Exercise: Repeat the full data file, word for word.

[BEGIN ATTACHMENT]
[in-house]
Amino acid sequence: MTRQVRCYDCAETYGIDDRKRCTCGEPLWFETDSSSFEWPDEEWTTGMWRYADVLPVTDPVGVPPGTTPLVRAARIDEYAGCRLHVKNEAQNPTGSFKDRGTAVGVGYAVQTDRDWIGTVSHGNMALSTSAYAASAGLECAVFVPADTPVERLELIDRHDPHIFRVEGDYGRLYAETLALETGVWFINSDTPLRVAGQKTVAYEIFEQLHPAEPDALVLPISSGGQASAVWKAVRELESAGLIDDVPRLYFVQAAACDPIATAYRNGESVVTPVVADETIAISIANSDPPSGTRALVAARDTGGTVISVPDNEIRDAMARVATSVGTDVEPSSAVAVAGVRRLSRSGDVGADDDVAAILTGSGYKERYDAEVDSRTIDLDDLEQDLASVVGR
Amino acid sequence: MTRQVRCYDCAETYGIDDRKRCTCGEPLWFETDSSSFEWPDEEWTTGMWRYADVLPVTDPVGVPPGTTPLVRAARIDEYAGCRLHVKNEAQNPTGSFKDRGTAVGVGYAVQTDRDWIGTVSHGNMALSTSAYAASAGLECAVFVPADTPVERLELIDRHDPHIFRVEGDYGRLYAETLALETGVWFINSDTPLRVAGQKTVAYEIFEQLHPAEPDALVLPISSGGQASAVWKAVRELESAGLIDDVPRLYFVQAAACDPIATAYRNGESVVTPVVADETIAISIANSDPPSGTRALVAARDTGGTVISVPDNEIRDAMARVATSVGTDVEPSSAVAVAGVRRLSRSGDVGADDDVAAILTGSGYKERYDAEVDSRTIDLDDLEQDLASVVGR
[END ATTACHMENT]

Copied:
[in-house]
Amino acid sequence: MTRQVRCYDCAETYGIDDRKRCTCGEPLWFETDSSSFEWPDEEWTTGMWRYADVLPVTDPVGVPPGTTPLVRAARIDEYAGCRLHVKNEAQNPTGSFKDRGTAVGVGYAVQTDRDWIGTVSHGNMALSTSAYAASAGLECAVFVPADTPVERLELIDRHDPHIFRVEGDYGRLYAETLALETGVWFINSDTPLRVAGQKTVAYEIFEQLHPAEPDALVLPISSGGQASAVWKAVRELESAGLIDDVPRLYFVQAAACDPIATAYRNGESVVTPVVADETIAISIANSDPPSGTRALVAARDTGGTVISVPDNEIRDAMARVATSVGTDVEPSSAVAVAGVRRLSRSGDVGADDDVAAILTGSGYKERYDAEVDSRTIDLDDLEQDLASVVGR
Amino acid sequence: MTRQVRCYDCAETYGIDDRKRCTCGEPLWFETDSSSFEWPDEEWTTGMWRYADVLPVTDPVGVPPGTTPLVRAARIDEYAGCRLHVKNEAQNPTGSFKDRGTAVGVGYAVQTDRDWIGTVSHGNMALSTSAYAASAGLECAVFVPADTPVERLELIDRHDPHIFRVEGDYGRLYAETLALETGVWFINSDTPLRVAGQKTVAYEIFEQLHPAEPDALVLPISSGGQASAVWKAVRELESAGLIDDVPRLYFVQAAACDPIATAYRNGESVVTPVVADETIAISIANSDPPSGTRALVAARDTGGTVISVPDNEIRDAMARVATSVGTDVEPSSAVAVAGVRRLSRSGDVGADDDVAAILTGSGYKERYDAEVDSRTIDLDDLEQDLASVVGR